A Scottish energy transition group has applied for funding in an effort to push on with plans to decarbonise swathes of industry north of the border.
The North East Carbon Capture, Usage and Storage Alliance (NECCUS) has submitted a £1.23 million bid to the UK Government to enable it to draw up a blueprint for how Scotland can reach its legally binding target of net zero carbon emissions by 2045.
The money would come from Westminster’s £350m green recovery fund, launched earlier this year to help cut emissions in heavy industry post Covid-19.
The bid follows an initial roadmap design project, also funded by the UK Government via Innovate UK, which established the geographic scope of carbon emissions in Scotland.
It found that, of the 11.9 million tonnes of CO2 emitted by industry in Scotland in 2018, 80% came from sites with 30 miles of the East coast, stretching from St Fergus, near Peterhead, in the North to Lothian in the South.
NECCUS now aims to build upon the original findings by working with 11 partner organisations, including Pale Blue Dot, the firm behind the Acorn project, the Oil and Gas Technology Centre and Aberdeen-based energy services firm Wood.
If the funding bid is successful, the project will focus on multiple carbon reducing options such as electrification, the integration of renewable energy, fuel switching and carbon capture and storage.
The group is hopeful that any net zero solutions developed along the East coast corridor can act as a leading light for the rest of the country.
Mike Smith, chief executive of NECCUS, said: “We are at a crucial stage now, having been awarded funding for the initial roadmap scoping work, we now have to show that it really can be done.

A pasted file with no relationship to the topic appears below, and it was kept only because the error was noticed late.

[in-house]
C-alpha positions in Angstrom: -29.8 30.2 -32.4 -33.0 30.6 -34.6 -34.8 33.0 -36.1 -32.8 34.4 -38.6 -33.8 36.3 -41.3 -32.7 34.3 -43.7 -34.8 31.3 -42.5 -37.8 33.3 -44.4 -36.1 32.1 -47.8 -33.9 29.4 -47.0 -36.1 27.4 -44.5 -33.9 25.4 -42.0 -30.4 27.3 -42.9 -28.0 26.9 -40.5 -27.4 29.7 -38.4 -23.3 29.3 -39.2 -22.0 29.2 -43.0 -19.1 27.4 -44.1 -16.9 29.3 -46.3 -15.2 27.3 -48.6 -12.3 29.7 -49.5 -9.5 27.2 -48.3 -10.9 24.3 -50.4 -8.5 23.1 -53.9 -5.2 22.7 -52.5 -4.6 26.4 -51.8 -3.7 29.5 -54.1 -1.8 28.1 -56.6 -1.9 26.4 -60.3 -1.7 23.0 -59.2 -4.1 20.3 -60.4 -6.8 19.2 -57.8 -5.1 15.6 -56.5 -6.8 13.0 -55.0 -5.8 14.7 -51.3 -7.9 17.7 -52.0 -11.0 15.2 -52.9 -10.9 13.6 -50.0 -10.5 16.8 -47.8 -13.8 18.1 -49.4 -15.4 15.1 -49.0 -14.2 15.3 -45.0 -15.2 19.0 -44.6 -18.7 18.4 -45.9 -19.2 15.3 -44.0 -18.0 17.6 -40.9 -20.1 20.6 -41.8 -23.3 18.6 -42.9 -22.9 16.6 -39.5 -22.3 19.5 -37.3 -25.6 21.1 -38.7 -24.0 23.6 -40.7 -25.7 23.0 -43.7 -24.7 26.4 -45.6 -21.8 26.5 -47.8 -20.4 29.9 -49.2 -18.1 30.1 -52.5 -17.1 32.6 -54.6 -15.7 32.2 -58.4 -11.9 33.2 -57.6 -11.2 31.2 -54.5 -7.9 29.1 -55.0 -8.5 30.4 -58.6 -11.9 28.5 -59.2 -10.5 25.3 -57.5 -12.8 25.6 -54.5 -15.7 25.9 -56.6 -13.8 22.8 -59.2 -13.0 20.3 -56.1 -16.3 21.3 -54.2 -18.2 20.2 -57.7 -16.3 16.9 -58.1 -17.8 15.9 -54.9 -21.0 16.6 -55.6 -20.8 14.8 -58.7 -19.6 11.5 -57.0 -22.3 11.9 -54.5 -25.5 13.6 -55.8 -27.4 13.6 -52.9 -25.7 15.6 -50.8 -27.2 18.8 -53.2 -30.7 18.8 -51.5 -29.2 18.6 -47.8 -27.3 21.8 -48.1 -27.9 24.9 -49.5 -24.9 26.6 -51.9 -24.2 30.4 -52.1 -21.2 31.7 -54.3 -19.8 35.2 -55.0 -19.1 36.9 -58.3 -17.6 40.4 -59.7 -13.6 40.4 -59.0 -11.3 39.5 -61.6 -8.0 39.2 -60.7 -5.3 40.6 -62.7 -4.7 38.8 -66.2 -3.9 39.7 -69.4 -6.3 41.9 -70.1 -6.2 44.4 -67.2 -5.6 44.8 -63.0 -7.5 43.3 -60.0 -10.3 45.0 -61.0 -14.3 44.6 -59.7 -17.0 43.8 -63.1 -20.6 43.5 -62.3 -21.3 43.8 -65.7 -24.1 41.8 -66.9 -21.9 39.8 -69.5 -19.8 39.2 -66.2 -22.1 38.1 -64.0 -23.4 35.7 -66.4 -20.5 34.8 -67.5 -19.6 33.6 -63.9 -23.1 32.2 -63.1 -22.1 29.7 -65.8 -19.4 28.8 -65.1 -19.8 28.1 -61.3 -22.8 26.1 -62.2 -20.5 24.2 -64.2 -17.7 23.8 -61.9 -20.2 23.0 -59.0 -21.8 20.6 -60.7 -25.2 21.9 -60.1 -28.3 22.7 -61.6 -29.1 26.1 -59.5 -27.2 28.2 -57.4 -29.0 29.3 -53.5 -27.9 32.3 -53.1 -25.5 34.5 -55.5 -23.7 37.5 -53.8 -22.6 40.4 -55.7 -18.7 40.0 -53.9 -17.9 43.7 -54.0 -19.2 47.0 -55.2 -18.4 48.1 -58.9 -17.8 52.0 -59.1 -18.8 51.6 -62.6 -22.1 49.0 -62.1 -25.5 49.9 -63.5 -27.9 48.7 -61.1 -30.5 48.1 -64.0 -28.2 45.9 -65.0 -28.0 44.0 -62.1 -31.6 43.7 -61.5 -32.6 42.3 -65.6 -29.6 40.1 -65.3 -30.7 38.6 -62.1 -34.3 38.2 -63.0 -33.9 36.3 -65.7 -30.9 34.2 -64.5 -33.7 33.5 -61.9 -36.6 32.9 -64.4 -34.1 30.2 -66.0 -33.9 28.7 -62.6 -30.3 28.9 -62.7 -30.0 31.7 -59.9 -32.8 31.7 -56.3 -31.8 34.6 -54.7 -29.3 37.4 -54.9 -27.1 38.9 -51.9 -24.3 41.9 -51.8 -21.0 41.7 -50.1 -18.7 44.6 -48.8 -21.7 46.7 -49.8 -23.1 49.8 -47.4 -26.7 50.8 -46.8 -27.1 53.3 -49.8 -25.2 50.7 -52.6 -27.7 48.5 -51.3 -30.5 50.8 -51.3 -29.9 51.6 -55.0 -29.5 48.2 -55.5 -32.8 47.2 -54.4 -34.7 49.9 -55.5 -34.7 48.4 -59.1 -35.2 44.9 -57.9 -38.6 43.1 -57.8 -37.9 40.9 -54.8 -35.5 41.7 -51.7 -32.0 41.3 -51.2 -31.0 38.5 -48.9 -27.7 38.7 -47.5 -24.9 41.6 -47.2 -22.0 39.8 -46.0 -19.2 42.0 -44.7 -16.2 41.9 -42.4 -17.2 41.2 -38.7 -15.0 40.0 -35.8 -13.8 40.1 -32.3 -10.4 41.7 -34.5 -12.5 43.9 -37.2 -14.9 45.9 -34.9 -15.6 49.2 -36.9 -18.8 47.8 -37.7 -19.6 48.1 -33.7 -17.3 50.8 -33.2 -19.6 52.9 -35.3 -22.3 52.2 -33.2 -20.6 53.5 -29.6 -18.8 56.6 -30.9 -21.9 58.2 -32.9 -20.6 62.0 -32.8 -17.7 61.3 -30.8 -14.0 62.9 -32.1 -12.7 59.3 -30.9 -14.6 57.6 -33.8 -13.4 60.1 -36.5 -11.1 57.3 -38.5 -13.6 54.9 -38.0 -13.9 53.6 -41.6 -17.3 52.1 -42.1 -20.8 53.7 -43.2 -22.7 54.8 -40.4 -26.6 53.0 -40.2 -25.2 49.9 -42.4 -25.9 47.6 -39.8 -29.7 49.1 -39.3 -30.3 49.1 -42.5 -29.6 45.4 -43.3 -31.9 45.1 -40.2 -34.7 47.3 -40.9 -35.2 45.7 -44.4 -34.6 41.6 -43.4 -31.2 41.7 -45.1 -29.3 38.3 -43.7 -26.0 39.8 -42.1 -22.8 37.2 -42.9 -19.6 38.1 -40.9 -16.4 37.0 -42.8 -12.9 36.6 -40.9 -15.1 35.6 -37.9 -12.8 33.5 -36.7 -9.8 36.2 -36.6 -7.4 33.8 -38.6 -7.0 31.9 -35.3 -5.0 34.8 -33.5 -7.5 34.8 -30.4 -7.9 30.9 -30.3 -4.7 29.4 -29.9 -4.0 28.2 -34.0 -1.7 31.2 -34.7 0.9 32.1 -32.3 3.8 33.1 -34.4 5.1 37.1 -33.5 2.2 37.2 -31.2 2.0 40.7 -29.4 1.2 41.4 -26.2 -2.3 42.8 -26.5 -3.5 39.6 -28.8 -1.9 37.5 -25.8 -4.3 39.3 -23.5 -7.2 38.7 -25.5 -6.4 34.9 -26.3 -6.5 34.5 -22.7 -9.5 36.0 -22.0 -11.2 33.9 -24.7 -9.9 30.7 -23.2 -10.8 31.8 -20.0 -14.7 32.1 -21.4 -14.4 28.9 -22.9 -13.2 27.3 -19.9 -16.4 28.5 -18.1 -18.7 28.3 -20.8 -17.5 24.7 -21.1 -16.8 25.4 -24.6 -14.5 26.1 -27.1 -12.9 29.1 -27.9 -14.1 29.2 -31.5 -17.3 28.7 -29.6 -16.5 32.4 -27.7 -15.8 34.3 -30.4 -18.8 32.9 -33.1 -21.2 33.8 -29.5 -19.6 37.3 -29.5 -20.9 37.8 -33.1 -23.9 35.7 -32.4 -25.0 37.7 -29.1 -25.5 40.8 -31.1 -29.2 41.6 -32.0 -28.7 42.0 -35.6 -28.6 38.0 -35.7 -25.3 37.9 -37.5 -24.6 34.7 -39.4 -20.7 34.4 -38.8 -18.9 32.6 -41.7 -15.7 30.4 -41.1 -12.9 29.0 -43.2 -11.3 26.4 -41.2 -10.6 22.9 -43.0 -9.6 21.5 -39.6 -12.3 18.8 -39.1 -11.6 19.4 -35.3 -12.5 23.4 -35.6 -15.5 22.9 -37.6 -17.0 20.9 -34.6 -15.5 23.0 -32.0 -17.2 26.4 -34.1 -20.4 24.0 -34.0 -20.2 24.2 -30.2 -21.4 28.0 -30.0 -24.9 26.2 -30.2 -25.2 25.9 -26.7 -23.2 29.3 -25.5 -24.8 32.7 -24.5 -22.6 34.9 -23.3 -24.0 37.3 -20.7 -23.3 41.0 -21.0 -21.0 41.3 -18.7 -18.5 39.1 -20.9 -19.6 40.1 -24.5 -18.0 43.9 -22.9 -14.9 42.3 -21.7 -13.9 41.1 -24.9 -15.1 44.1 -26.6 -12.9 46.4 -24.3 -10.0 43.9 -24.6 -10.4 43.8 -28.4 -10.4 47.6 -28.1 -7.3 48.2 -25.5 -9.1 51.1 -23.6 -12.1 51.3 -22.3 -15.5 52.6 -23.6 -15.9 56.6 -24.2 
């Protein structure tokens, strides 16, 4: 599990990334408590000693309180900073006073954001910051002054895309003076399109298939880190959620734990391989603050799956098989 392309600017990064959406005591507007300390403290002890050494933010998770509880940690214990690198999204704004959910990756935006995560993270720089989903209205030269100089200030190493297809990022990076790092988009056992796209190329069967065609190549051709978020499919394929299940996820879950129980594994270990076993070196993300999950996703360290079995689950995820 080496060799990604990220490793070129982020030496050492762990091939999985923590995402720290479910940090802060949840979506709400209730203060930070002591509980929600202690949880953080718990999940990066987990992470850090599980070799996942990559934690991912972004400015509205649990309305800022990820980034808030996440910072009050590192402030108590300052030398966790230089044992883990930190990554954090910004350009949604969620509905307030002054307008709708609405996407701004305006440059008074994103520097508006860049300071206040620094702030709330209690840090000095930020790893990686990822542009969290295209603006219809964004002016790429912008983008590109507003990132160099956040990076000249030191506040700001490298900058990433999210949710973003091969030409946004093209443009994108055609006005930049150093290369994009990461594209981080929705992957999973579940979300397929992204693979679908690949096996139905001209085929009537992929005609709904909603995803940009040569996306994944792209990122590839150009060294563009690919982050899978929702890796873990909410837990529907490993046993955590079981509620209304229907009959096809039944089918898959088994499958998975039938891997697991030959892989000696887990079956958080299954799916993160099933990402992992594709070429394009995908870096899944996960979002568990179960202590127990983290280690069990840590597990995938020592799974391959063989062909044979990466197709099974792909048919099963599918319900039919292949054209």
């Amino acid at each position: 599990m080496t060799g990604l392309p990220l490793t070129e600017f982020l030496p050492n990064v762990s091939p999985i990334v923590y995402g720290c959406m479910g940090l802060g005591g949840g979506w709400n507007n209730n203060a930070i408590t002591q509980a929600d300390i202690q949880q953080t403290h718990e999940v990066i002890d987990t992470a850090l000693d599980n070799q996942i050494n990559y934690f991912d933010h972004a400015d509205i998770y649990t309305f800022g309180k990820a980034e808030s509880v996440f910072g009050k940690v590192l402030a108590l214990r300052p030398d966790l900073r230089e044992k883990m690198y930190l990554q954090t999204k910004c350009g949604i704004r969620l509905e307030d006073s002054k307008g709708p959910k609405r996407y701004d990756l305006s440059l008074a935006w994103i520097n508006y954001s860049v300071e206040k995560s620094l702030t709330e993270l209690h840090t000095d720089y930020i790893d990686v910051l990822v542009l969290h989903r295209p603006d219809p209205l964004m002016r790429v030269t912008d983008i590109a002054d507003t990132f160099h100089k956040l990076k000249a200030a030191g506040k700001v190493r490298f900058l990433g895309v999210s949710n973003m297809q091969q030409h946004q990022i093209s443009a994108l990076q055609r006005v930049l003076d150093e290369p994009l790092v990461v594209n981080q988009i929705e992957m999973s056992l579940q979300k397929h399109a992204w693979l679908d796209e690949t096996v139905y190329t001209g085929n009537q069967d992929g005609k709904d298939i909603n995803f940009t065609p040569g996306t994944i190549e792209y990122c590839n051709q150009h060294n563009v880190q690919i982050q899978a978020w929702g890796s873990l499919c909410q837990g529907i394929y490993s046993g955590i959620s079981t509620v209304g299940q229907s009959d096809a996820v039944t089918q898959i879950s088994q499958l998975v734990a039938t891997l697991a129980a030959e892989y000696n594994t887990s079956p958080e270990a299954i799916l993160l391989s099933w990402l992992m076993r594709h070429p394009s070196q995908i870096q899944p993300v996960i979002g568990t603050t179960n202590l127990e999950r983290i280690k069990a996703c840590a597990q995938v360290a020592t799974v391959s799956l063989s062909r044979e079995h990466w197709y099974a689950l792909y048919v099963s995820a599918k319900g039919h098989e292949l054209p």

“We’ll work with the rich vein of existing decarbonisation projects in the region, and expertise from global Net Zero projects, on which many of the partner organisations are taking a lead role.
“Next year, we will be able to identify future actions Scotland can take to accelerate the green recovery, including identifying opportunities for inward investment and how to take advantage of low carbon infrastructure to provide a service for the rest of the UK and Europe.
“We will also develop UK leadership in decarbonisation technologies and the transition of existing world-class supply chains into new business areas.”
Sian Wilson, senior development manager, Crown Estate Scotland, which supported the project in its initial phase, said: “This roadmap will help develop the type of clean economic growth that will be needed for us to futureproof our economy and get Scotland to Net Zero by 2045.
“It is also a fantastic opportunity to develop the huge potential our marine resources have for CCS, renewable energy and hydrogen production, all of which are set to play a vital role in our energy transition.
“We’re lucky in Scotland to already have a strong energy skills workforce, and the progression of projects like this can help inform how we can sustain the thousands of energy jobs we currently have and adapt them to the needs of the future.”